Retirement cafe will have to wait
In Australia a seven-year drought is broken, and now tennis player’s thirst for success knows no end, Sun Xiaochen reports.
Dreams are sometimes realized at the most unlikely times, and in the case of the Chinese tennis player Zhang Shuai, the Australian Open last month was such an occasion.
Going into the tournament she had had an atrocious record in Grand Slam events since 2008: 14 consecutive firstround losses.
In the first round in Melbourne this year she faced the second seed Simona Halep of Romania, so the chances of her taking her string of defeats to 15 were high.
In fact before the Australian Open Zhang, 27, had pondered retiring and running a cafe.
“For most of the time in my life before the two weeks in Melbourne, I never felt happy as a player,” said Zhang, who turned professional in 2003.
“I was so frustrated … feeling that my efforts over these grueling years would never bear fruit.”
However, in Melbourne Zhang reached the quarterfinals, becoming the fourth Chinese to do so at a Grand Slam event after Li Na, Zheng Jie and Peng Shuai.
En route to the last eight she upset a group of tough opponents including Halep, the French world No 33 Alize Cornet and the US No 17 Madison Keys until losing to the Briton Johanna Konta. In reaching the quarterfinals, Zhang rose to No 65 in the world rankings, her second-best ranking after briefly being ranked No 30 in 2014.
Now, it seems, those plans for running a cafe are on the backburner, fueled by her Melbourne performance and the encouragement of her coach.
“The breakthrough has pulled me back from the brink of retirement and has boosted my confidence in pursuing my ambitions,” says Zhang, who planned to take a break during the Chinese Spring Festival before playing in Indian Wells, California, next month.
Influenced by her father, who used to be a soccer player, Zhang began playing tennis when she was 5, in her hometown of Tianjin when the game was a preserve of the rich in China.
When players such as Li, who would go on to win the Australian Open and the French Open, started to shine on the global stage in the late 2010s, Zhang emerged as a Chinese player who could emulate them, those hopes spurred on by her defeating the then world No 1 Dinara Safina of Russia in the second round of the China Open in Beijing in 2009.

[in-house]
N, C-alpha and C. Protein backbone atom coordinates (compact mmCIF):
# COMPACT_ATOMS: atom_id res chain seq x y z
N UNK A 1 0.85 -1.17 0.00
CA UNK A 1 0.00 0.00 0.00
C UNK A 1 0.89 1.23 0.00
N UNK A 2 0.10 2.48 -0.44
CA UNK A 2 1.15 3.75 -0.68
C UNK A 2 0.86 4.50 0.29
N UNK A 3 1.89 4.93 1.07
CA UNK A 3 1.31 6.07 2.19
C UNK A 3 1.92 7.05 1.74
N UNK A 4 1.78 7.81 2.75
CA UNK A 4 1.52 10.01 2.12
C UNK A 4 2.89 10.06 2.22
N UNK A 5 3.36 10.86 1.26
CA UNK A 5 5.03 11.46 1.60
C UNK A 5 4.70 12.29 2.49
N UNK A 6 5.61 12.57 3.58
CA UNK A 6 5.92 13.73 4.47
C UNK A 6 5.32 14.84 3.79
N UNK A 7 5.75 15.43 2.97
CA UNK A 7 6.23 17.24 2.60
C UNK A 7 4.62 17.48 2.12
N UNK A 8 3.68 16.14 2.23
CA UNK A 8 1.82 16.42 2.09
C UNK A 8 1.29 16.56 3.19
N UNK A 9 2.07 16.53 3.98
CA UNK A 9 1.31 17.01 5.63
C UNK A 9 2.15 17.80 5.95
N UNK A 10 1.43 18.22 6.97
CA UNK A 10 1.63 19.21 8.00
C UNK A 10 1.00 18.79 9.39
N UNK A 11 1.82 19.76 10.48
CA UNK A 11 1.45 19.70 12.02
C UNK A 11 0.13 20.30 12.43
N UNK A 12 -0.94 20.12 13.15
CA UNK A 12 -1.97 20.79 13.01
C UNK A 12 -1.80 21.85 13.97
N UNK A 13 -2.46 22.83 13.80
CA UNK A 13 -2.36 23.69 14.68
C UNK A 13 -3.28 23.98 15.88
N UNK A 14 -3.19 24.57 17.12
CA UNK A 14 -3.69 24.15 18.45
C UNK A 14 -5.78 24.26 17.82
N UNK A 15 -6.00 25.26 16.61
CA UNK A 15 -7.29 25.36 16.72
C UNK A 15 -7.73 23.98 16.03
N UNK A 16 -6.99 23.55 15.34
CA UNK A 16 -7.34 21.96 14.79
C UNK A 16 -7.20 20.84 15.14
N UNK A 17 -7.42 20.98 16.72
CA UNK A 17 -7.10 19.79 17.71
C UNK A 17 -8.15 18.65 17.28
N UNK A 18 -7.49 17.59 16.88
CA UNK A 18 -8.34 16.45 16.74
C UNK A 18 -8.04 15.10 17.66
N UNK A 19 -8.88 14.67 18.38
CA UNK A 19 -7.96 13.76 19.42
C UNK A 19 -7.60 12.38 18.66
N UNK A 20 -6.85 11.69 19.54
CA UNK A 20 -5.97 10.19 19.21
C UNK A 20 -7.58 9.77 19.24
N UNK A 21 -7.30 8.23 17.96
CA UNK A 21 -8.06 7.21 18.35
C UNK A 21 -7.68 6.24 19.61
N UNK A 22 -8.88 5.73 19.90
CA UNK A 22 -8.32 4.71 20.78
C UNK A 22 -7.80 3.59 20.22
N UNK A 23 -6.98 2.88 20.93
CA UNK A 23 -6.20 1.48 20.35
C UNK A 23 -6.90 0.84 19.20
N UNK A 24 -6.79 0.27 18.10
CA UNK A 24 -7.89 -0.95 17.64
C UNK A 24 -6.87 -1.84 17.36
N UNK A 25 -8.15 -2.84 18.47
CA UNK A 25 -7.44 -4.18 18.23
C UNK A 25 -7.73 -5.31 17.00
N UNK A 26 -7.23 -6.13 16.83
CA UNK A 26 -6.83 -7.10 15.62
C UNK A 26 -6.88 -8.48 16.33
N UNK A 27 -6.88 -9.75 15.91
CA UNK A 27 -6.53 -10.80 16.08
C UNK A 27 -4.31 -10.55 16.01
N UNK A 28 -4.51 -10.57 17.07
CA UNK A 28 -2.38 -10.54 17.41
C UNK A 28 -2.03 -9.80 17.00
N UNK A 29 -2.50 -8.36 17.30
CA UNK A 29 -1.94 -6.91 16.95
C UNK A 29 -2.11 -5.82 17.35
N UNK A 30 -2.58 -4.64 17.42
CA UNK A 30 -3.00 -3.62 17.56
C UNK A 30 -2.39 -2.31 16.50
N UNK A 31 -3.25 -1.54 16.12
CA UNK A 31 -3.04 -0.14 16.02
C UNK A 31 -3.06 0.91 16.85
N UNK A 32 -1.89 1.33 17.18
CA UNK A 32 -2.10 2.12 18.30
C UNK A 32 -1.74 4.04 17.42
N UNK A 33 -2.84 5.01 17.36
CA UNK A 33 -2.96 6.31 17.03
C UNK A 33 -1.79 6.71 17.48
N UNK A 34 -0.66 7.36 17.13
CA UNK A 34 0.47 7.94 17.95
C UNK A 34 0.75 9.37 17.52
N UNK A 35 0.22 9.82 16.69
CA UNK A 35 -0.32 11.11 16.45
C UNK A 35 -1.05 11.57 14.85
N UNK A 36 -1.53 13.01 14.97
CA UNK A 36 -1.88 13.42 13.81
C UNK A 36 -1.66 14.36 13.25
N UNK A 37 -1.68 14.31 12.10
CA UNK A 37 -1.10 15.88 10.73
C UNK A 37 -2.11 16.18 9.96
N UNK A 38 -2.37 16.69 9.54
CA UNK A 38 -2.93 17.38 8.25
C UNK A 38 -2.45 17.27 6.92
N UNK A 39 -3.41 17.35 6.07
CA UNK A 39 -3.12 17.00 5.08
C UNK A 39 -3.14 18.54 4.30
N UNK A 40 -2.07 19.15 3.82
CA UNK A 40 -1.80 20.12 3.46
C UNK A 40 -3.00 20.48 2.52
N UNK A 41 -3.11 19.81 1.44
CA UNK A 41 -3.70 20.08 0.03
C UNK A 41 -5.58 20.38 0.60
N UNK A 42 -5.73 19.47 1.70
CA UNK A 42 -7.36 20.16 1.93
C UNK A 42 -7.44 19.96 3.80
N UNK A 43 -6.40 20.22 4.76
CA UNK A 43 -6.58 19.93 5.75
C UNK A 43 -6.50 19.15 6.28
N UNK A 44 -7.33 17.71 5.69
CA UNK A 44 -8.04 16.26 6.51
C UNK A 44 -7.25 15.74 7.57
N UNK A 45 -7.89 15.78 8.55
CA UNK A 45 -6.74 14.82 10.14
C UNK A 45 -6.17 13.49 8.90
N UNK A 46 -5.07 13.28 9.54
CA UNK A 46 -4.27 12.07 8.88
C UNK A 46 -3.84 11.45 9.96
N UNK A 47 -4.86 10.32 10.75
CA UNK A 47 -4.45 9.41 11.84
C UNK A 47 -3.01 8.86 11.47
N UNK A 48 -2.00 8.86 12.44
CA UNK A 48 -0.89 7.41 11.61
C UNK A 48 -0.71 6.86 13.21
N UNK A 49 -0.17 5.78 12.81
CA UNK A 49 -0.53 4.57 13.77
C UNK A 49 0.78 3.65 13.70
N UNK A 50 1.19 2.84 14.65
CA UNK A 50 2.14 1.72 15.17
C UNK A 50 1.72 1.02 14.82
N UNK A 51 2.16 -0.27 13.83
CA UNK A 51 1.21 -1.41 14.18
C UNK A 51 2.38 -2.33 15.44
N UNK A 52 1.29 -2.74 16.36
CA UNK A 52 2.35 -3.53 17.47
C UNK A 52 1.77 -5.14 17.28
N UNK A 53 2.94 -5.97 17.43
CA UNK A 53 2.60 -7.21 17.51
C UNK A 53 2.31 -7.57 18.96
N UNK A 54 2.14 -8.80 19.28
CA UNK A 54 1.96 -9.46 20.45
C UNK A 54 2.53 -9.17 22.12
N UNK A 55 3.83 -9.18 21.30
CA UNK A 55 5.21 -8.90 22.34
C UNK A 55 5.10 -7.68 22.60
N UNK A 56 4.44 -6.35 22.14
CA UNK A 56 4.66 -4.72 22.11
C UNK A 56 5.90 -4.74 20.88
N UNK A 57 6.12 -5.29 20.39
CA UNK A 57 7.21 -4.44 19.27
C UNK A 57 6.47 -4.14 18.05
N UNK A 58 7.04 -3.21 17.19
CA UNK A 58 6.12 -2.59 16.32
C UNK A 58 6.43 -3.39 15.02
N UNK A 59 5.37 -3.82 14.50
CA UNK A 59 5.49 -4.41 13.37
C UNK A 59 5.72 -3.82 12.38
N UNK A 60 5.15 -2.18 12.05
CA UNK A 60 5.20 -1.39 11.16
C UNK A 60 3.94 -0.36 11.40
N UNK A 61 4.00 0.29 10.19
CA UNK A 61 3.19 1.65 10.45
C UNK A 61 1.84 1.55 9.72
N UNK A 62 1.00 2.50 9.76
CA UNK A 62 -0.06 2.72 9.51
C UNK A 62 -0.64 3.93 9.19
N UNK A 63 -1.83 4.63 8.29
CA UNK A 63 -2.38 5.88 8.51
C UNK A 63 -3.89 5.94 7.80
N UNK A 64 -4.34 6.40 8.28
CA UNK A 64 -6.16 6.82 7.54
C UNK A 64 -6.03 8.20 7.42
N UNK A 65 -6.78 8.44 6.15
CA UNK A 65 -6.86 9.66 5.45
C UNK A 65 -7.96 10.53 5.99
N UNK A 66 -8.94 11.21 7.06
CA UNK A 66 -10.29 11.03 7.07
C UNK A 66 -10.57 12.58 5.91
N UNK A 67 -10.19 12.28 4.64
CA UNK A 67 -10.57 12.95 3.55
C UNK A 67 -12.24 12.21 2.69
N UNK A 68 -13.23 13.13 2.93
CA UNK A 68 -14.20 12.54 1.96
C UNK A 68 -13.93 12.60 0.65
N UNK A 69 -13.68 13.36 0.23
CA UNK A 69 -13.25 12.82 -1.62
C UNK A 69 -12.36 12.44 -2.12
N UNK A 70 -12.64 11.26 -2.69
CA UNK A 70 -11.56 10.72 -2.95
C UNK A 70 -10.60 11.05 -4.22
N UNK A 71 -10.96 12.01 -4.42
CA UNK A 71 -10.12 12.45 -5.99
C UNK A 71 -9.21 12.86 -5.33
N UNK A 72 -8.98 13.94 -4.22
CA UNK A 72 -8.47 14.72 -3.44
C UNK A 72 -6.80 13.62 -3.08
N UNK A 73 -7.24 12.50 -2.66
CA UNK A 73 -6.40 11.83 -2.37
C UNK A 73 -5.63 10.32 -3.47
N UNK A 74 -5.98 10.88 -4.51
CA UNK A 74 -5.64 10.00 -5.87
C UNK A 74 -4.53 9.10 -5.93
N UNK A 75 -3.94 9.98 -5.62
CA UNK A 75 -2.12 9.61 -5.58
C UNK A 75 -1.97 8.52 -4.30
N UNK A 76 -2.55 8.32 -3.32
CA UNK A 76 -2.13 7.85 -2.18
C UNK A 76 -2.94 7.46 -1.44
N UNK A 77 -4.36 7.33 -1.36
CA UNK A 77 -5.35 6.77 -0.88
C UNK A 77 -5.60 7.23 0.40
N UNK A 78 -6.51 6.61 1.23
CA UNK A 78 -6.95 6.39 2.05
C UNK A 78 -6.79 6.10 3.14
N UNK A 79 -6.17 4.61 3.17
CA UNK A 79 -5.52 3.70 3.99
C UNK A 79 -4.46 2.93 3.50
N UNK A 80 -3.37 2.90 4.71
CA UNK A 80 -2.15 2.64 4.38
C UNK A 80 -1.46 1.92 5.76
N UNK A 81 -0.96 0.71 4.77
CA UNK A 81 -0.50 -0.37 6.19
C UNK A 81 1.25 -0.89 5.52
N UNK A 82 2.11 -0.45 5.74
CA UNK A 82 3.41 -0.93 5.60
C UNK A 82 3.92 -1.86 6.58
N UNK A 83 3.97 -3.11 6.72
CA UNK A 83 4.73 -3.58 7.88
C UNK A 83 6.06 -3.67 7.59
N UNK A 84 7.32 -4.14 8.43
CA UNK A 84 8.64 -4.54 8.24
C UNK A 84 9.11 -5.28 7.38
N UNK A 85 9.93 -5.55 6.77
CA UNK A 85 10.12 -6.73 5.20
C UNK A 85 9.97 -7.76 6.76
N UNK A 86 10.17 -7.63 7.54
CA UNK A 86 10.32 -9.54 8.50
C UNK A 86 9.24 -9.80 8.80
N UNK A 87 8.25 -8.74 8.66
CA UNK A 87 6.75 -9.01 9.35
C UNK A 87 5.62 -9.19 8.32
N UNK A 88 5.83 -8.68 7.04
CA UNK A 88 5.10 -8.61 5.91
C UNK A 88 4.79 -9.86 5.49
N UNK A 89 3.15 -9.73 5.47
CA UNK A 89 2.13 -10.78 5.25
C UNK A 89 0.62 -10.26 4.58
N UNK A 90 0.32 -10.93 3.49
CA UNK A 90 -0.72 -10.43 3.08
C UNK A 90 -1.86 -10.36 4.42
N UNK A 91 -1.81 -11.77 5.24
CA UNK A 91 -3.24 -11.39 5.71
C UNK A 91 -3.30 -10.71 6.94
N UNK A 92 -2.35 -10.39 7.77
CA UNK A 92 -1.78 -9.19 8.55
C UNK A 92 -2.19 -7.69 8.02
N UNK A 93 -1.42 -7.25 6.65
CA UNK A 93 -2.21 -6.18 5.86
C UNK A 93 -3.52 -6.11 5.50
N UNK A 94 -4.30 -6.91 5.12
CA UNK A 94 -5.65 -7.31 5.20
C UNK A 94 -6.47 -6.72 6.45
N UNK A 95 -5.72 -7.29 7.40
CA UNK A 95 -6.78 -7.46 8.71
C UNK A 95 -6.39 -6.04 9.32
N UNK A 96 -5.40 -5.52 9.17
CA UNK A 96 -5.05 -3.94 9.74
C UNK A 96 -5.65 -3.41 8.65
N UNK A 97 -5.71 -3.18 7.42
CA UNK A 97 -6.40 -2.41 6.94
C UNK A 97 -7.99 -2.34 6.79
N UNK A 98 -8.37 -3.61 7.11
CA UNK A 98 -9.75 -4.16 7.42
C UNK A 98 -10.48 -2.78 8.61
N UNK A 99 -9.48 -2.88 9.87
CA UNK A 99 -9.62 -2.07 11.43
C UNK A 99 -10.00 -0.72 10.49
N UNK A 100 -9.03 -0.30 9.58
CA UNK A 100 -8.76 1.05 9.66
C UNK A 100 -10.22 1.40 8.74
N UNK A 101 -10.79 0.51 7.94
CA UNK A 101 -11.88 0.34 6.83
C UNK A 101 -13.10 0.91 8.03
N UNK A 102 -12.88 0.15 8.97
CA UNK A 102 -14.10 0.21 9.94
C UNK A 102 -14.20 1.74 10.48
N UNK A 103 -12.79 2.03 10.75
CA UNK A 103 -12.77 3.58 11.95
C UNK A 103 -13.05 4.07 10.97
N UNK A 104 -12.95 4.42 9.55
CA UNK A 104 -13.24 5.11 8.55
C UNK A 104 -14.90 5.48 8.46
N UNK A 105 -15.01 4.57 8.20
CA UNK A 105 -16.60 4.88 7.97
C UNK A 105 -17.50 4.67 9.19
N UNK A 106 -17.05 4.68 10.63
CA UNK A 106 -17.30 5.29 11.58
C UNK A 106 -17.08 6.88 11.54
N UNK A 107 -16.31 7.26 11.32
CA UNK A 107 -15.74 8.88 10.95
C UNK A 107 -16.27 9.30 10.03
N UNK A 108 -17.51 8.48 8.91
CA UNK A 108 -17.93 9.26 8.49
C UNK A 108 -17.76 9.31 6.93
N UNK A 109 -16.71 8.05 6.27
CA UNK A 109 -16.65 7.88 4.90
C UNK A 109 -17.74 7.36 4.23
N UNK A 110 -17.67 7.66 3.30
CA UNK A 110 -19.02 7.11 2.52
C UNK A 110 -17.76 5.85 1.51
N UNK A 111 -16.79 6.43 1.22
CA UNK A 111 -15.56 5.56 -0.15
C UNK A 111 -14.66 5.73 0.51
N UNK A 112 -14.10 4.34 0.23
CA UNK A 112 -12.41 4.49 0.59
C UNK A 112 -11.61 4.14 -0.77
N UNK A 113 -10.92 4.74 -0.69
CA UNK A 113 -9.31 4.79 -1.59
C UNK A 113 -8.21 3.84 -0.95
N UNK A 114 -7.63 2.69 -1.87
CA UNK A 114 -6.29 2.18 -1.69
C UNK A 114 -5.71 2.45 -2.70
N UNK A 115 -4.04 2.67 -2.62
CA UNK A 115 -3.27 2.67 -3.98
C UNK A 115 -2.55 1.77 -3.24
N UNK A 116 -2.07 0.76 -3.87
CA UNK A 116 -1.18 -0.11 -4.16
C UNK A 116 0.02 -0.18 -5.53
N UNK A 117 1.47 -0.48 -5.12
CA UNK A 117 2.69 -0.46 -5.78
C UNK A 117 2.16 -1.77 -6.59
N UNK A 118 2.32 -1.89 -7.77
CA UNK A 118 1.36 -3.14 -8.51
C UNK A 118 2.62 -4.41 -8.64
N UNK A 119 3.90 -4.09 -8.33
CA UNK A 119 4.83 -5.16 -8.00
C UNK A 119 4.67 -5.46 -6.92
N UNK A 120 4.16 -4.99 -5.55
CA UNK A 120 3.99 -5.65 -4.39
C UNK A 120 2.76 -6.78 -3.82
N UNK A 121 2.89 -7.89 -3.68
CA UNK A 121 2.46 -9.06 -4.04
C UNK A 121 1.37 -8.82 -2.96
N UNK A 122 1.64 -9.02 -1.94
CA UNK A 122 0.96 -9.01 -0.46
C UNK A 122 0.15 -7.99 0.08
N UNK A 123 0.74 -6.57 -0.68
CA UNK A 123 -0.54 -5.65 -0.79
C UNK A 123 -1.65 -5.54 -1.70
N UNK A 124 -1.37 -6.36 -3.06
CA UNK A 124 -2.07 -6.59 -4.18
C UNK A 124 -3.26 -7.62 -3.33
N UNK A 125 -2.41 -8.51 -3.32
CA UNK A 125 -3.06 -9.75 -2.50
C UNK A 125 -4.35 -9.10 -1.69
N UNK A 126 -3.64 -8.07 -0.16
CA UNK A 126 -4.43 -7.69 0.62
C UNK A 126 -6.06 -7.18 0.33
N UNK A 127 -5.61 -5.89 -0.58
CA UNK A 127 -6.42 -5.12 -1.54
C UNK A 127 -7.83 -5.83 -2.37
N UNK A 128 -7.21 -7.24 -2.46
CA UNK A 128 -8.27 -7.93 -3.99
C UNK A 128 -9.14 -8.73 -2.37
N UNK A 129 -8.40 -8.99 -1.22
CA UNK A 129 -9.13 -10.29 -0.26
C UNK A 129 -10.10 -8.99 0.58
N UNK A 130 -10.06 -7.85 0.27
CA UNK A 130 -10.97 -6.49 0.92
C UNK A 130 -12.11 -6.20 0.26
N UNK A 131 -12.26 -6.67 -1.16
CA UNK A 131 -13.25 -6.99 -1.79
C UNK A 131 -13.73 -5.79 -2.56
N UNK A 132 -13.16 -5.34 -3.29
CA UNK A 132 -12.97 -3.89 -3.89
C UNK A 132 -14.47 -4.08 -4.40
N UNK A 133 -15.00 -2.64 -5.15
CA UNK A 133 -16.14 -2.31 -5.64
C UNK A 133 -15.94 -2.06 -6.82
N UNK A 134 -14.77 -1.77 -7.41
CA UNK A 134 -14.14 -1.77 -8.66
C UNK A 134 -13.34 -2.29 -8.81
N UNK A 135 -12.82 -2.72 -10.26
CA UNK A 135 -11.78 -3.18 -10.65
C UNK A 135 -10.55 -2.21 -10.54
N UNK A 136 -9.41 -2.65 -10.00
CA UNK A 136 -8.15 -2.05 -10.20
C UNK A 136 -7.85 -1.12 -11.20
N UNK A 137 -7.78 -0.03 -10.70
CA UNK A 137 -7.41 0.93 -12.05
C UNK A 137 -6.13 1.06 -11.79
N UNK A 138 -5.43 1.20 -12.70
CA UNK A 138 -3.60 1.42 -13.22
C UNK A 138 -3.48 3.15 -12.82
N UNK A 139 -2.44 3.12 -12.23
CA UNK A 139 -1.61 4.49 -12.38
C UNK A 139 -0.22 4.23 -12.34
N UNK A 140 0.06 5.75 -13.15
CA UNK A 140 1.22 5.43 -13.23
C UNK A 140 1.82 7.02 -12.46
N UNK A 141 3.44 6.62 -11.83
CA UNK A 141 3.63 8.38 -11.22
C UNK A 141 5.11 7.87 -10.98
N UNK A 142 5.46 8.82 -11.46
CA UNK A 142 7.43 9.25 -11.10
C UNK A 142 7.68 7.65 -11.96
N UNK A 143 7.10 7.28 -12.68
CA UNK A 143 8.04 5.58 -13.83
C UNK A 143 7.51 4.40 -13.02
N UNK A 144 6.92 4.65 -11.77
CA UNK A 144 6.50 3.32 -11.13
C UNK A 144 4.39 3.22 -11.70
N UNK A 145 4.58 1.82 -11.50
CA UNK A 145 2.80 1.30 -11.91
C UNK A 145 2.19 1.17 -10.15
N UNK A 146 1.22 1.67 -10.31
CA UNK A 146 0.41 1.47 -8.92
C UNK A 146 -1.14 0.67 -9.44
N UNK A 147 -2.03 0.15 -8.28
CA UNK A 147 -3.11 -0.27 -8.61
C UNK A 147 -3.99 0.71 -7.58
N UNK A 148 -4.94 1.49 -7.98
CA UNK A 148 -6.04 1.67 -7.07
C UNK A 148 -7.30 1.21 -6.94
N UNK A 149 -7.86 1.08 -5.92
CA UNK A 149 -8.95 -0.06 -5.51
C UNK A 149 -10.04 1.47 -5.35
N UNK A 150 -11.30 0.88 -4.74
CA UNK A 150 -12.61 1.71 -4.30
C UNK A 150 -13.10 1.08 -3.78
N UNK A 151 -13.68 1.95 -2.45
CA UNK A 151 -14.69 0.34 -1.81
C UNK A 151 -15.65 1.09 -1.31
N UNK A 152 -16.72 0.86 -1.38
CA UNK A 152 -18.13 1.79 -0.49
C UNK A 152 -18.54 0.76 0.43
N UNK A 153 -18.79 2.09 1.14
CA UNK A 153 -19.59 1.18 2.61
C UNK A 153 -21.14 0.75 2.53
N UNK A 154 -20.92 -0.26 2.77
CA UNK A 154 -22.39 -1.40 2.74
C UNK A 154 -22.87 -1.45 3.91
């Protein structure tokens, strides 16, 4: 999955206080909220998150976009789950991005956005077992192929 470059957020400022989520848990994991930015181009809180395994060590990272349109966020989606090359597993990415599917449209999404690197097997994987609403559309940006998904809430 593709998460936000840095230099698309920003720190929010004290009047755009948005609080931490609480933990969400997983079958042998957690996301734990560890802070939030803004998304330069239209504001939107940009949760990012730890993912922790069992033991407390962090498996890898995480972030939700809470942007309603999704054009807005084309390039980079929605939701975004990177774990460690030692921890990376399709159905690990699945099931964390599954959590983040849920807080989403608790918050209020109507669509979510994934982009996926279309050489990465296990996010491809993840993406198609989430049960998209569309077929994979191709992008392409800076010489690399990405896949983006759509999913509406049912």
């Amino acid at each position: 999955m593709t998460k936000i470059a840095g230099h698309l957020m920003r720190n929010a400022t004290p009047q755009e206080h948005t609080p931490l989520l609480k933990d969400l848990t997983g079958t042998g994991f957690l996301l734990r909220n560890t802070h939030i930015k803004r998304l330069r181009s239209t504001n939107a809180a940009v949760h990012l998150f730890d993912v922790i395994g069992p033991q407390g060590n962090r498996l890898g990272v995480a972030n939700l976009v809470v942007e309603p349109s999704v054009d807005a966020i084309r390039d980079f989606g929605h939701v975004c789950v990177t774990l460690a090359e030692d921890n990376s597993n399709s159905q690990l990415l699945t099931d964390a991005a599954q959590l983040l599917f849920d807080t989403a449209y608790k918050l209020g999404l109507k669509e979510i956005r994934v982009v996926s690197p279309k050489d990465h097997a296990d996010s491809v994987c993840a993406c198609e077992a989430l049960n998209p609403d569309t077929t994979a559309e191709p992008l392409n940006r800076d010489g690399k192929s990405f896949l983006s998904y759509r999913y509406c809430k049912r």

After winning her first and only title on the Women’s Tennis Association circuit in Guangzhou in 2013, Zhang began to be dogged by an injury to her right arm, which sidelined her for almost half of the 2014 season.
When she slumped to world No 200 last year, her lowest ranking since 2009, Zhang considered walking away from the game. She won just four maindraw matches all year and extended that winless Grand Slam streak to 14.
Since Li retired last year, Chinese tennis fans and media have been on the lookout for the country’s next Grand Slam prospect. By this time Zhang was being widely discounted, seen as yet another hopeful who had failed to live up to expectations.
“I felt that for everyone I had become a joke,” Zhang says, referring to her poor Grand Slam record. “I could take that, but I couldn’t take people mocking those who had supported me because of their supposed blind faith in me.”
Zhang’s strongest supporter is her coach Liu Shuo, who has played an instrumental role in guiding her through crises of confidence whenever the pair flew home after her early elimination in major events.
“I told her I would coach her at no cost as a proof of my faith in her ability,” says Liu, who started to work with Zhang in 2010. “Through inspirational talk I’ve got good at making people feel better about themselves.”
With her improved world ranking Zhang will play in more elite events on the professional tour, and she has set her eyes on qualifying for the Olympic Games in Rio de Janeiro in August, intent on seeing her country’s flag raised high.
However, to do that Zhang has much more work to do because to qualify for the singles tournament at the Olympics, players need to be in the top 56 players in the world rankings on June 6. That means she needs to perform well enough over the next few months to climb nine places.
“One of my goals had always been to win in a Grand Slam tournament, and now that I have done that, I am ready to try to reach another goal, to play at the Olympics.
“One successful tournament won’t change my approach. I will continue working hard every day as an underdog. As long as I do my best in every practice session day in and day out, the results will take care of themselves.”
Zhang Shuai in her quarterfinal match against Johanna Konta of Britain in the Australian Open on Jan 27.
Zhang Shuai now has her sights set on reaching the Olympics.